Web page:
Hard Boiled John Woo

Hard Boiled John Woo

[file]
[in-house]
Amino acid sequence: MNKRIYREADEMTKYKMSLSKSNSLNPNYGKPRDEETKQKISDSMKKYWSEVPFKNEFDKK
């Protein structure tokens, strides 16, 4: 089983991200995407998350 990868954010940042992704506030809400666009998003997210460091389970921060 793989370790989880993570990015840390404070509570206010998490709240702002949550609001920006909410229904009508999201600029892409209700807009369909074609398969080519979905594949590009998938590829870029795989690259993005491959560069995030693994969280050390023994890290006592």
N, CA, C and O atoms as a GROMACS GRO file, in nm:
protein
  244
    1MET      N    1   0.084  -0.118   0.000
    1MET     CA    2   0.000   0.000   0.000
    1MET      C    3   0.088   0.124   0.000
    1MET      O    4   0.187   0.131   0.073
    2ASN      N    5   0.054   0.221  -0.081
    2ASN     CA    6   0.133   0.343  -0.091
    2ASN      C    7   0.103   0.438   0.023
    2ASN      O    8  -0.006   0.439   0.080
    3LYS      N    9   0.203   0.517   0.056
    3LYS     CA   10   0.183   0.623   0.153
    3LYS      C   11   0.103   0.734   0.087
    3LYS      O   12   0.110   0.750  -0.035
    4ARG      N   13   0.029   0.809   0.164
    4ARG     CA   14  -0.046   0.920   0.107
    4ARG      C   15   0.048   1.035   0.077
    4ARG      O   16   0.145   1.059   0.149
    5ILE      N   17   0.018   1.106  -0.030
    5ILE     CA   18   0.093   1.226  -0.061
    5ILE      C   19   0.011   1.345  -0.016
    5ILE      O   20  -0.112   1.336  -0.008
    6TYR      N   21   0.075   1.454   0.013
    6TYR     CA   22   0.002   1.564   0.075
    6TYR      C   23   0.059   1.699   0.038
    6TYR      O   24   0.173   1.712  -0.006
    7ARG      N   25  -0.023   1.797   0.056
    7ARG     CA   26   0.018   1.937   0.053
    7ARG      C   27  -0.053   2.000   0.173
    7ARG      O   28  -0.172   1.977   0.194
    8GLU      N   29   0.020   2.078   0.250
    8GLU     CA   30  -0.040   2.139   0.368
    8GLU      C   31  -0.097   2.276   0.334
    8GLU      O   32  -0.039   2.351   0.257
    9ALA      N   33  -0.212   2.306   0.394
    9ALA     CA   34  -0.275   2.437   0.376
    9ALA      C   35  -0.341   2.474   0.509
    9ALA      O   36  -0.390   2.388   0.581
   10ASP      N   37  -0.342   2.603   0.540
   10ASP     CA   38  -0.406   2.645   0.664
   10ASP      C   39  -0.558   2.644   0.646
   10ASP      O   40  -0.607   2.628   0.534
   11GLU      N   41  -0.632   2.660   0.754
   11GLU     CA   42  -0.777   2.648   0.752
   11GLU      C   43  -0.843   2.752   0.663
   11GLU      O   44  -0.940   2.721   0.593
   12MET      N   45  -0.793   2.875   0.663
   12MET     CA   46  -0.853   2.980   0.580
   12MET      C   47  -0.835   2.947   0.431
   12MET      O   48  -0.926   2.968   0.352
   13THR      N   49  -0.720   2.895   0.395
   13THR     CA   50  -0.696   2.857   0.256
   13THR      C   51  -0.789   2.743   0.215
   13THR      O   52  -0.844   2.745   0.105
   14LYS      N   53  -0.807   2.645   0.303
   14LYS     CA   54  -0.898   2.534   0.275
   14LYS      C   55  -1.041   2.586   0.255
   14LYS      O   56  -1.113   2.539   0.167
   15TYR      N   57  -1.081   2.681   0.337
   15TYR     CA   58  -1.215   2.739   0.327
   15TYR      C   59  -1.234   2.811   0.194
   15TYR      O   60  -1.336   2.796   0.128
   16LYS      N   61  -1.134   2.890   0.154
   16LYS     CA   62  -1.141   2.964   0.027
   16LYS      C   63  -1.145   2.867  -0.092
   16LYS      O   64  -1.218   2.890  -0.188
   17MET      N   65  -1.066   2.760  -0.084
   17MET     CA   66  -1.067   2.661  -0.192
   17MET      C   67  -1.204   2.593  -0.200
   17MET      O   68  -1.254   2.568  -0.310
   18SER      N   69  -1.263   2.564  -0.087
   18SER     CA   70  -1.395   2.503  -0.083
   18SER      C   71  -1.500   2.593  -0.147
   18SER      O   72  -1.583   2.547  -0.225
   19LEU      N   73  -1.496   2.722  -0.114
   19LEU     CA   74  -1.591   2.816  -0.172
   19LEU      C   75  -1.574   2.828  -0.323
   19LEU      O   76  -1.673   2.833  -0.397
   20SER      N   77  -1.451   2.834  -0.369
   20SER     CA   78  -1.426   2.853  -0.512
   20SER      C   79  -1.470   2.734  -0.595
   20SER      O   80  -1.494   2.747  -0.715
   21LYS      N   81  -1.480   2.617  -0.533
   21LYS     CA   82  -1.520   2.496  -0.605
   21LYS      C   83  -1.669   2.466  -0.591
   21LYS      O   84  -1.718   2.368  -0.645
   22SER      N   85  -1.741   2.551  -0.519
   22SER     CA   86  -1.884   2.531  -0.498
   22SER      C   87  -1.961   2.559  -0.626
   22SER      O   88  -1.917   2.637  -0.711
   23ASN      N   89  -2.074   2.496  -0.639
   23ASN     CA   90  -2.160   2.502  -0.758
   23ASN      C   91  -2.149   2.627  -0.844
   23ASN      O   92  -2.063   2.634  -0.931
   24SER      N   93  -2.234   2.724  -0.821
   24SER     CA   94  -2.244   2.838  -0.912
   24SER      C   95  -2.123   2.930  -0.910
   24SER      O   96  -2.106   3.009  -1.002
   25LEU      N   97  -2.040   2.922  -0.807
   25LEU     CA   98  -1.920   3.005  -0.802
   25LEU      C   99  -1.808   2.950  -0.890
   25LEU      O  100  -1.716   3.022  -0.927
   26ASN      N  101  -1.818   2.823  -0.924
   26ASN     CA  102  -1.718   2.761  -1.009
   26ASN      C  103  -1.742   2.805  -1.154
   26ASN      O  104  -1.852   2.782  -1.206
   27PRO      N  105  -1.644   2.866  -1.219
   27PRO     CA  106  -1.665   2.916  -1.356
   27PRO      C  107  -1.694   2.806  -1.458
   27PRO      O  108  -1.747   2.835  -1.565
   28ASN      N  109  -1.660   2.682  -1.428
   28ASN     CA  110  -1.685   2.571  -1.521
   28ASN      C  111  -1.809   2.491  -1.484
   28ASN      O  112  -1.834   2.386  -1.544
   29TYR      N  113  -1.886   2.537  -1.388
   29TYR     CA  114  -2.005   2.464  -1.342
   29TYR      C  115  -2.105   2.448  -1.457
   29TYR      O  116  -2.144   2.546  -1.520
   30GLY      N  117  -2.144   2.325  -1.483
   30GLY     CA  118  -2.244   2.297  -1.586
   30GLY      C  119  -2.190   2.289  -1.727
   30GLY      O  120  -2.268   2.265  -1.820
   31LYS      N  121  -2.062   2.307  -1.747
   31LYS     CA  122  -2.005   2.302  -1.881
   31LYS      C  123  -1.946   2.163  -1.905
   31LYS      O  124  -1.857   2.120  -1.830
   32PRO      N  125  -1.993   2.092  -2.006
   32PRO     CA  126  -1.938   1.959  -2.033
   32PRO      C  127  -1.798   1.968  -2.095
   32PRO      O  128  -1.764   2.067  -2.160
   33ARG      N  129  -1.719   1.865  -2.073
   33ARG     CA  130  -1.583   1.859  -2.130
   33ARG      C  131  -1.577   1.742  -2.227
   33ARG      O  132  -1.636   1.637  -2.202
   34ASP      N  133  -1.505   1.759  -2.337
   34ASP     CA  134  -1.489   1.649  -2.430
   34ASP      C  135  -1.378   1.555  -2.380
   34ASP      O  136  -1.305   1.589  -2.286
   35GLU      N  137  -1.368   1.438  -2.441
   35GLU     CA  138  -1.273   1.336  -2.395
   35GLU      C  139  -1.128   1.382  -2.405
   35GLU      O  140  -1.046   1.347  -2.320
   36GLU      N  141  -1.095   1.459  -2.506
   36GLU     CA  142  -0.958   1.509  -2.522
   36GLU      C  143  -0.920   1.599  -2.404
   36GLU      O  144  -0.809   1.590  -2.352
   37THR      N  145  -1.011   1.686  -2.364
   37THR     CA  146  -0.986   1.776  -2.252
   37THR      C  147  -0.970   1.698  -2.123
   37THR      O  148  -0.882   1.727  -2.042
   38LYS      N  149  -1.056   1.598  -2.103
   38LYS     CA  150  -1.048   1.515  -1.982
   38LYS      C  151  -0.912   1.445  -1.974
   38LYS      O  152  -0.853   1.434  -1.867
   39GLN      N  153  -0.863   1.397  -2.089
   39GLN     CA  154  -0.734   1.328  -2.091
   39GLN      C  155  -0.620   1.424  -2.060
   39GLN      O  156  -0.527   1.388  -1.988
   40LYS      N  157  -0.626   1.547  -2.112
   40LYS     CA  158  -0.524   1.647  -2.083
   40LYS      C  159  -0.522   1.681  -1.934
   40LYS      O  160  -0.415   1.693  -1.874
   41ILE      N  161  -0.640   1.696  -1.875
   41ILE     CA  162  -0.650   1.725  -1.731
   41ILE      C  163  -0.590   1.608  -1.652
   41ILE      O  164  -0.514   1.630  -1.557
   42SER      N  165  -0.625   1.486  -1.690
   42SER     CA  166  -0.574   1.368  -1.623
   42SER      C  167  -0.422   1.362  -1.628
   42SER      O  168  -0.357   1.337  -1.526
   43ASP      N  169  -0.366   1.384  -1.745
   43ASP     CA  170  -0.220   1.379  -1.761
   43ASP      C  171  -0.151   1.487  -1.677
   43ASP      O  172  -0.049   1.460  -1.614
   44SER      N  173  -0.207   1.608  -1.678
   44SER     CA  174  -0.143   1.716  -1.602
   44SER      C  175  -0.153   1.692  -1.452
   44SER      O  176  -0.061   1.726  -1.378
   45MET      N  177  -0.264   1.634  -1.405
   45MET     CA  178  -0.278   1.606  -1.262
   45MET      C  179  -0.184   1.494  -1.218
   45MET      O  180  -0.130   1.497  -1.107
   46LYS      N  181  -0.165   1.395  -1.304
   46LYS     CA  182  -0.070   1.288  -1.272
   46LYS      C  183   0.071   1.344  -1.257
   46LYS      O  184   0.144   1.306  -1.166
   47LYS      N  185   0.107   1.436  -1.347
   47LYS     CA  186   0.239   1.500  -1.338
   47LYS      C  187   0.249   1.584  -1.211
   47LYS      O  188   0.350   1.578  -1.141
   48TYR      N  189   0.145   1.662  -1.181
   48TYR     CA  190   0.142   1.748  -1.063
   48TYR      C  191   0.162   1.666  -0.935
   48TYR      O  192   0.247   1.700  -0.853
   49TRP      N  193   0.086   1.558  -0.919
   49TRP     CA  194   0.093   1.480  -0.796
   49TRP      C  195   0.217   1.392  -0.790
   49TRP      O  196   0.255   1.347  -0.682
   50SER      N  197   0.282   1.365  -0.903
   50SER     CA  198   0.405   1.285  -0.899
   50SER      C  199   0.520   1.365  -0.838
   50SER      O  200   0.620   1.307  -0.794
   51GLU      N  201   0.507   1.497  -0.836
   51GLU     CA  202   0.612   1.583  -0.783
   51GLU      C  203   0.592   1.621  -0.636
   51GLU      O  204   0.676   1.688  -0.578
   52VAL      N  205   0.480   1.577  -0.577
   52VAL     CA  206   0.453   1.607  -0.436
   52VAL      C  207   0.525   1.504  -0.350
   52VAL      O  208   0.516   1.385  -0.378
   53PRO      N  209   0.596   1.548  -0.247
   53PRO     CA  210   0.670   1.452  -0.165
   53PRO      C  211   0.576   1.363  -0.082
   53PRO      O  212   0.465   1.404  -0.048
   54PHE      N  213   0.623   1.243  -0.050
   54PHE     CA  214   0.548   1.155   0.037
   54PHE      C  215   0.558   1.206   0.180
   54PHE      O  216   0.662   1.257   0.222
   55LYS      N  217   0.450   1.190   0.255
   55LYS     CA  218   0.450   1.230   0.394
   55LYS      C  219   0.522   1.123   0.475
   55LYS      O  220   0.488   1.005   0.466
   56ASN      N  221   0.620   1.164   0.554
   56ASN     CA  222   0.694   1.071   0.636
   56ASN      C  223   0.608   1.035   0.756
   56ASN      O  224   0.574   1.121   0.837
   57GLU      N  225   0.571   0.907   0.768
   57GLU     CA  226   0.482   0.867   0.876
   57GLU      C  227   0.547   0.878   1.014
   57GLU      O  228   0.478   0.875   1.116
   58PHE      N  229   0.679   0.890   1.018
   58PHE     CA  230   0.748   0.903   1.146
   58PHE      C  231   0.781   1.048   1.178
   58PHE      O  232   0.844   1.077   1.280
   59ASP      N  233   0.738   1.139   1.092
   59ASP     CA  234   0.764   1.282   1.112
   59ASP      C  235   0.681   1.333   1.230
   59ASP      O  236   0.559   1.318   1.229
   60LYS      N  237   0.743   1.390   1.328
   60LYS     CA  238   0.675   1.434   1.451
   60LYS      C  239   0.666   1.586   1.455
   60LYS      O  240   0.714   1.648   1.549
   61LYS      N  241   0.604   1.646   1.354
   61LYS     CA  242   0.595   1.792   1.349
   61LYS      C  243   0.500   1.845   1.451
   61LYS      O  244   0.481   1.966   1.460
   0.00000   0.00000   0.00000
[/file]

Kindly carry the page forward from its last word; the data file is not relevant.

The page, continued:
The re-release of this legendary Hong Kong "heroic bloodshed” action film is bolstered, however unknowingly, by the recent arrival of Hot Fuzz. You see, while Point Break and Bad Boys II get all the "credit” in that unquestionably great film, if you see a guy diving through mid-air in slow-motion, guns blazing in both hands, it’s not because of Bay or the Wachowskis or whoever, it’s because of one man: John Woo. Well, maybe two — add Chow Yun Fat, Woo’s angel of death. And nobody does it better. Sure, Woo hasn’t had the greatest run in North America (Paycheck? Yikes!) but as a Hong Kong action pioneer, he’s legend, creating such masterpieces as The Killer, A Better Tomorrow (particularity two) and, of course, Hard Boiled. His last Hong Kong kill-crazy rampage before his coming to America, Hard Boiled is a classic of carnage that influenced the Infernal Affairs series and, by extension, Scorsese’s recent masterwork, The Departed. A relatively straightforward tale — Fat’s "hard boiled” Tequila is a cop trying to take down the Triads, while Tony Leung’s Allan is an undercover operative attempting the same feat — Hard Boiled excels in its hyper-stylised gunplay, absurd body count and Woo’s willingness to risk the lives of his leads. Although Woo initially pitched it as a more realistic cop film, he can’t help himself from trying to top his earlier work, which leads to the excessive body count and over the top (to understate it) hospital shootout at the end of the film. As well, there’s a two-and-a-half-minute-plus long single take of carnage and bonding that’s a must-see. The extras on this double-disc set are impressive, featuring an in-depth interview with Woo, as well as an incredibly detailed and informative commentary from Hong Kong cinema expert Bey Logan. True, the meal is light on (Chow Yun) Fat, but it’s still a filling one. (Alliance Atlantis)